The fast-paced world that we live in is very demanding and takes a toll on our mental health. However, now the good thing is that mental health is getting prominence too as people are being vocal about various mental issues like depression. In order to facilitate a deeper insight into how people cope with this challenge, fresh perspectives are needed.
One such study, recently published by Finnish researchers, has revealed how depressed patients process visual information differently.
The researchers tested the visual perception of people with and without depression to arrive at a conclusion. They made use of small squares of the same colours imposed on different backgrounds to understand the nitty-gritty of the process. The objective was to analyze how the brain of people with depression processes visual information. The motive of the study was to further advancements in the treatment given to the patients.
According to the study, the visual illusion was used to analyze how the cerebral cortex – responsible for receiving messages from the five senses processed the illusion.
The test was carried on 111 people who were experiencing major depressive episodes and 29 people who weren’t. The participants were asked to complete two visual perception tests which included a comparison of brightness and contrast of patterns.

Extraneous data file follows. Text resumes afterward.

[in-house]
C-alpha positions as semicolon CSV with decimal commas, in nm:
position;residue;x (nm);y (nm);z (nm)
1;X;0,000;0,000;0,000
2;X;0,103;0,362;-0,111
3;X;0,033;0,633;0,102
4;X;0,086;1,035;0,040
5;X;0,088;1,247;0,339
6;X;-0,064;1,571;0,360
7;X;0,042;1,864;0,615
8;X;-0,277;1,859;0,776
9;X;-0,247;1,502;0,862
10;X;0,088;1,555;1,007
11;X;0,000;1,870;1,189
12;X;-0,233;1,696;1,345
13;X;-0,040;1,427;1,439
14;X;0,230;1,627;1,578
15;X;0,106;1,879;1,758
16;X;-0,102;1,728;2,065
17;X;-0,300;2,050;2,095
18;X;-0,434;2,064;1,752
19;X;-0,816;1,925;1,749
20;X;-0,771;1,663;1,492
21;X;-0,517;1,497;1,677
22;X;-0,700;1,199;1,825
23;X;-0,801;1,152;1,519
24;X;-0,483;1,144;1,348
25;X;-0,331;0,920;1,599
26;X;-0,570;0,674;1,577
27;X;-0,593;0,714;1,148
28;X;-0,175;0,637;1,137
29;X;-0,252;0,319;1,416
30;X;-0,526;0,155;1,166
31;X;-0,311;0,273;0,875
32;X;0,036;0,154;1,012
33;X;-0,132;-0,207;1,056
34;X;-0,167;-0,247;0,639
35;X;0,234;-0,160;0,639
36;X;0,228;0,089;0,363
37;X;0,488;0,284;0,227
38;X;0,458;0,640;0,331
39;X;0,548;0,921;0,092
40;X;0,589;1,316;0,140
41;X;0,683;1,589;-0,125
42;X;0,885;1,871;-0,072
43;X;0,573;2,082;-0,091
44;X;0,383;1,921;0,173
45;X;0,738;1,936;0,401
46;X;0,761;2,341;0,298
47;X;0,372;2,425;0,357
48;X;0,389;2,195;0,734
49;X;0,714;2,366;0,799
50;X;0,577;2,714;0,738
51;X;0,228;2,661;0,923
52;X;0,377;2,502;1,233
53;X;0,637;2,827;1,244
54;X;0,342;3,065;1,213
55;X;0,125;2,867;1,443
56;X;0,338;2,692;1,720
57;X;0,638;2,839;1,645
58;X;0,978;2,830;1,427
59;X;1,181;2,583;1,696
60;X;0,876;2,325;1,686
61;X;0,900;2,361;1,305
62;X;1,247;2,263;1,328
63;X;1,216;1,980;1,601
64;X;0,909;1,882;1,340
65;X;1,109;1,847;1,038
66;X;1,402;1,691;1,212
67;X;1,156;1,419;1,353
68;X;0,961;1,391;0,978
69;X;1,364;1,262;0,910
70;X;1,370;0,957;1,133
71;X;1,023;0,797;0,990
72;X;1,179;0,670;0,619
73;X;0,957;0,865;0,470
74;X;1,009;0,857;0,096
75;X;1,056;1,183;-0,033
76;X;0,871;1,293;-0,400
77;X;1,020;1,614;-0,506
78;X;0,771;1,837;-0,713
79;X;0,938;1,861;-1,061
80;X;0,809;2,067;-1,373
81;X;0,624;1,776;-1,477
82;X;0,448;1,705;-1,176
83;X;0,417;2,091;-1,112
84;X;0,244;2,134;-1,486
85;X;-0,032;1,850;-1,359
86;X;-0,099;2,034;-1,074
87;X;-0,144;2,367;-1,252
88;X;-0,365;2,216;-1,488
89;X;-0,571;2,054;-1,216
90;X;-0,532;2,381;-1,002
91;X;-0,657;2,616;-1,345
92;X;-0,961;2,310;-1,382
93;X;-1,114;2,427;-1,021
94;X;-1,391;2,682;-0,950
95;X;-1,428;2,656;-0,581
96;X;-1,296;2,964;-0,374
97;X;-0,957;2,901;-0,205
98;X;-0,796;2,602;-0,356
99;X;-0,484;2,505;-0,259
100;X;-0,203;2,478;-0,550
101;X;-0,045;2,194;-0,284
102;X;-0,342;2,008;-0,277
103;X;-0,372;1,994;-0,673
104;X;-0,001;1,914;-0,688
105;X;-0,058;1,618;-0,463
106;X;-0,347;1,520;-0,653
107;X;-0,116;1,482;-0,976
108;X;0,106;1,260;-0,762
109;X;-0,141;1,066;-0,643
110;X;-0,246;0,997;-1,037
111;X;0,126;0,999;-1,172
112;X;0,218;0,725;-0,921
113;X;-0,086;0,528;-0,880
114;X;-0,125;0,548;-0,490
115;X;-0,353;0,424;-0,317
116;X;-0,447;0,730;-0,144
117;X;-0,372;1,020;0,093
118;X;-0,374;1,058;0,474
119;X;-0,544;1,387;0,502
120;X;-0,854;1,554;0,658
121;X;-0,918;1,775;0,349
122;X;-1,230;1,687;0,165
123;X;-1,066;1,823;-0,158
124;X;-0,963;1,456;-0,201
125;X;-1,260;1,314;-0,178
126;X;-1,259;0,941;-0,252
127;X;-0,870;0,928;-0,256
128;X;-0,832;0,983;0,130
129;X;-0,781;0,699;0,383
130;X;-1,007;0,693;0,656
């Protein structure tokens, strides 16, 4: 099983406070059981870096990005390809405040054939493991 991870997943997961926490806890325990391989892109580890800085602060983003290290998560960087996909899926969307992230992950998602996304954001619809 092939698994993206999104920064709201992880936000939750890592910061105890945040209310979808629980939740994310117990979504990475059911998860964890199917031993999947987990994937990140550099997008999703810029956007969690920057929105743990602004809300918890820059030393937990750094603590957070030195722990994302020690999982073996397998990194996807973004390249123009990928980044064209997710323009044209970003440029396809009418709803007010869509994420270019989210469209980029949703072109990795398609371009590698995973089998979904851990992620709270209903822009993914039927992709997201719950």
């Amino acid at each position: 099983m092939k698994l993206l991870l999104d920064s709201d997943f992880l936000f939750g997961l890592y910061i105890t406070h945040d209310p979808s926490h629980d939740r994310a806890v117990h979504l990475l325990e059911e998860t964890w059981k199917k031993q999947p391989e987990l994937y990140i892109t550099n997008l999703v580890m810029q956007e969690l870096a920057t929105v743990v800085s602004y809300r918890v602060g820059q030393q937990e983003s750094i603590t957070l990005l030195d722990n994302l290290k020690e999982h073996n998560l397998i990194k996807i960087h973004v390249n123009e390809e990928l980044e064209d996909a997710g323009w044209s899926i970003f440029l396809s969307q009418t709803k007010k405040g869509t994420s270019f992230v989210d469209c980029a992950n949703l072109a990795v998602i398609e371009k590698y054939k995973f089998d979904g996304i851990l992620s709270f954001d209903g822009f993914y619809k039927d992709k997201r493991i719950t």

The study concluded that people with depression perceived the visual illusion significantly weaker than those with no depression episodes. The brains of depressed patients were more likely to be taken in by the contrast part of the illusion. But the brightness part of the trick showed very little difference between the groups.
Researchers have called for further research on altered processing of visual information by the brain caused by depression.
They further added that perception tests serve as an additional tool for assessing the effect of various therapies as the treatment progresses. “However, depression cannot be identified by testing visual perception, since the observed differences are small and manifested specifically when comparing groups,” says Academy of Finland Research Fellow Viljami Salmela.